• Complete a Home Office check to clarify the status of the child/ren and the adult/s caring for them;
  • Confirm what indicators suggest the child has been trafficked.

Immediate Protection

If there is a risk to the life of the child or a likelihood of serious immediate harm, South Yorkshire Police or Children’s Social Care should act quickly to secure the immediate safety of a child who may have been trafficked. In some cases it may be necessary to ensure either that the child remains in a safe place or is removed to a safe place. This could be on a voluntary basis, or following the making of an Emergency Protection Order (EPO). The police have powers to remove a child under Police Protection, but these powers should only be used in exceptional circumstances as they only last for a maximum of 72 hours. If, for example, there is insufficient time to seek an EPO, or for reason relating to the immediate safety of the child.

Emergency action addresses only the immediate circumstances of the child(ren). It should be followed quickly by a Strategy Meeting to determine whether to instigate Section 47 Enquiries. The agencies primarily involved with the child and family should then assess the needs and circumstances of the child and family, and agree action to safeguard and promote the welfare of the child in the longer term. For more information see Strategy Discussions/Meetings Procedure and Section 47 Enquiries Procedure.

Where an emergency protection order applies, Children’s Social Care must consider quickly whether to initiate care or other proceedings, or to let the order lapse and the child return home or to their carer. Use of intelligence from the port of entry may help local authority Children’s Social Care in pursuing further enquiries about the child.

Child's Assessment

The Locality Team should undertake a Child's Assessment of the child’s needs and circumstances, and decide whether there are any concerns about their safety and welfare. If they decide that further action is necessary, a strategy discussion should be arranged, inviting those agencies who are, or could be involved in the child’s care. For more information see Children's Assessment Protocol.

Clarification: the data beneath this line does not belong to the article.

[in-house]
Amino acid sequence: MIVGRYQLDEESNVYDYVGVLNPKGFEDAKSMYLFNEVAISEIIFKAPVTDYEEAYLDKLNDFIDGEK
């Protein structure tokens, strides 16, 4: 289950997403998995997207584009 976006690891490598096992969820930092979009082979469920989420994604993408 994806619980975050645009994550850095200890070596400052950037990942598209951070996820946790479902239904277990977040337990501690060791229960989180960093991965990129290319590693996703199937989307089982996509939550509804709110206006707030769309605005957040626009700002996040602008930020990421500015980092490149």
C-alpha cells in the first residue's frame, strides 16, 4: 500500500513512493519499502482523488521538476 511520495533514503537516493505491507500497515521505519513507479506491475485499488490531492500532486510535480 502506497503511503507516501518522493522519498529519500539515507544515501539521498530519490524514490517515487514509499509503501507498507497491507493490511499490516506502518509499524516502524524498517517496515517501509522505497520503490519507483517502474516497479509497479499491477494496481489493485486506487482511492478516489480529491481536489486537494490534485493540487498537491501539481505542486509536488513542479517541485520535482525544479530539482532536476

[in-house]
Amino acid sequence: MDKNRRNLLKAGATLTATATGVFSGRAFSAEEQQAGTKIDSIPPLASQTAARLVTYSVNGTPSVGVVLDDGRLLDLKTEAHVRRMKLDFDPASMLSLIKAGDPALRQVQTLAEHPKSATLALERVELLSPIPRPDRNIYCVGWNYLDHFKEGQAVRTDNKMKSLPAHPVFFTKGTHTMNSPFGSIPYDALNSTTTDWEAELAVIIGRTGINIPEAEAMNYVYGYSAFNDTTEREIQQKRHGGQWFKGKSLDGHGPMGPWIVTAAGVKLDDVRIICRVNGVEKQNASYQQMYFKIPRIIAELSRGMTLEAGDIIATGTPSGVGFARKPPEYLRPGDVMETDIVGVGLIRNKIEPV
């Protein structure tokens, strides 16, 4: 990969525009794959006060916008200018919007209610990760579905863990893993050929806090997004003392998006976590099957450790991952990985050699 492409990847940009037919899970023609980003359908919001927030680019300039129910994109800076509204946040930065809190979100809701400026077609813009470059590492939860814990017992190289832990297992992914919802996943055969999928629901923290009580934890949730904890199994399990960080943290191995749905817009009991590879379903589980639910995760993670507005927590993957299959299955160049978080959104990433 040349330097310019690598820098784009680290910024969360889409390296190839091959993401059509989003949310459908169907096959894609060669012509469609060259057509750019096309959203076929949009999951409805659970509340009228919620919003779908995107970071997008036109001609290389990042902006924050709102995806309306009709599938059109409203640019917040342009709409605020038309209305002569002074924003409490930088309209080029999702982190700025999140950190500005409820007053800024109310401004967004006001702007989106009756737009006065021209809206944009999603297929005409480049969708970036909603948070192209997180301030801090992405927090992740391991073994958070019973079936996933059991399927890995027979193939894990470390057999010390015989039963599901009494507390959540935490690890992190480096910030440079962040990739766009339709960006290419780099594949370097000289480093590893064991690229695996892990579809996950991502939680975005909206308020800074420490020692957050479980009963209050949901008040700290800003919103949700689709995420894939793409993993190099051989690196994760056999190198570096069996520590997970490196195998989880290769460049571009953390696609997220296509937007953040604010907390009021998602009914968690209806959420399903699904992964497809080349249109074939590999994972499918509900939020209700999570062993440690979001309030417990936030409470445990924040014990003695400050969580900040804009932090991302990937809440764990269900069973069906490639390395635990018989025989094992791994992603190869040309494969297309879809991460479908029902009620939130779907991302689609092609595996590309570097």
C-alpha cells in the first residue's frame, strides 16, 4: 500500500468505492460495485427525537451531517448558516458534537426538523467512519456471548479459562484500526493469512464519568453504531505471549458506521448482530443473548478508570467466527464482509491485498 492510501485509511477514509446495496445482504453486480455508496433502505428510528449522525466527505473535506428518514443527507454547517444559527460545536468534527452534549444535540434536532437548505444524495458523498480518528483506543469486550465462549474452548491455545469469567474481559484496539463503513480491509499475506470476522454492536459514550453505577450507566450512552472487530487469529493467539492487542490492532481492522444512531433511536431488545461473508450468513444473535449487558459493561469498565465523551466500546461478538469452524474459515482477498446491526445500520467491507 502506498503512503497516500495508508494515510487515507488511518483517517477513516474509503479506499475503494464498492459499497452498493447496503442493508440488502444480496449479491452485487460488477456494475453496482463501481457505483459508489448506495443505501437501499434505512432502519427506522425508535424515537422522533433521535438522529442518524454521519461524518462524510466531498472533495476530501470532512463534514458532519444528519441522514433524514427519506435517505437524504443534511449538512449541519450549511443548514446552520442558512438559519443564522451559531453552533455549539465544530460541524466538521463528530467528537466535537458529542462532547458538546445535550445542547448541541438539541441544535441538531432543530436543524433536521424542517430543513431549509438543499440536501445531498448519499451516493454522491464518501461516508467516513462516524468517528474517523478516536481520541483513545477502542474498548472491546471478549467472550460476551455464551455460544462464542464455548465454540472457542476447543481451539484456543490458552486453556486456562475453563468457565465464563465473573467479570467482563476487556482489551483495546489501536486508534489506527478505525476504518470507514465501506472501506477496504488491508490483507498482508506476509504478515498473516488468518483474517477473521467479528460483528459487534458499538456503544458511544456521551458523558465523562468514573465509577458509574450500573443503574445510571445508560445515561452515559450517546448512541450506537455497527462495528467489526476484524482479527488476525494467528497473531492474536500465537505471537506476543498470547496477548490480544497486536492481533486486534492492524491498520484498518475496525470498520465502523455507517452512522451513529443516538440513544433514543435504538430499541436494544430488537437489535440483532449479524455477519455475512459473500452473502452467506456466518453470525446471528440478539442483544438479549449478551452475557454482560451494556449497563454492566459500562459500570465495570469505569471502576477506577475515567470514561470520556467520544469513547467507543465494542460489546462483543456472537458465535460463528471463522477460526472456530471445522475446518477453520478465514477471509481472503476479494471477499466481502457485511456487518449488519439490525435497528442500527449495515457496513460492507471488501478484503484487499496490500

The process of Child's Assessment will involve the social worker from the Locality Team:

  • Speaking to the child and any family members as appropriate. This may require the use of interpreters – for more information see Working with Interpreters and Others with Special Communication Skills Procedure;
  • Drawing together and analysing all the available information;
  • Involving and containing relevant information from professionals and other in contact with the child and any family they may have.

Information about who to contact can be obtained via the Foreign and Commonwealth Office (0207 008 1500) or the appropriate Embassy or Consulate (for further information see the British Foreign and Commonwealth Office website).

During the Child's Assessment all documentation held by the referrer and other agencies should be checked by the social worker. This should include, if available:

  • Passport (check - date of issue; length of visa; whether picture resembles child; name in passport is same as alleged mother / father, and if not why not; whether it appears to be original and take copies to ensure further checks can be made if necessary);
  • Home Office papers;
  • Birth certificate;
  • Proof of guardianship.

A new or recent photograph of the child should be included in the social work file.

Immigration staff will be able to provide information regarding the immigration process, documentation, leaving the UK.

If there are no concerns, all involved agencies should continue to monitor the situation until the child is appropriately settled. The referrer should be advised of the outcome by the social worker. In each case of a child with immigration issues UK Visas and Immigration should be informed so that they can co-ordinate the immigration processes with the child’s protection plan.

Any concerns that a criminal offence has been committed e.g. trafficking, illegal entry, fraud or deception is the remit of the police.


5. Accessing Information from Abroad

A child for whom significant relevant information may be held abroad includes a child who may: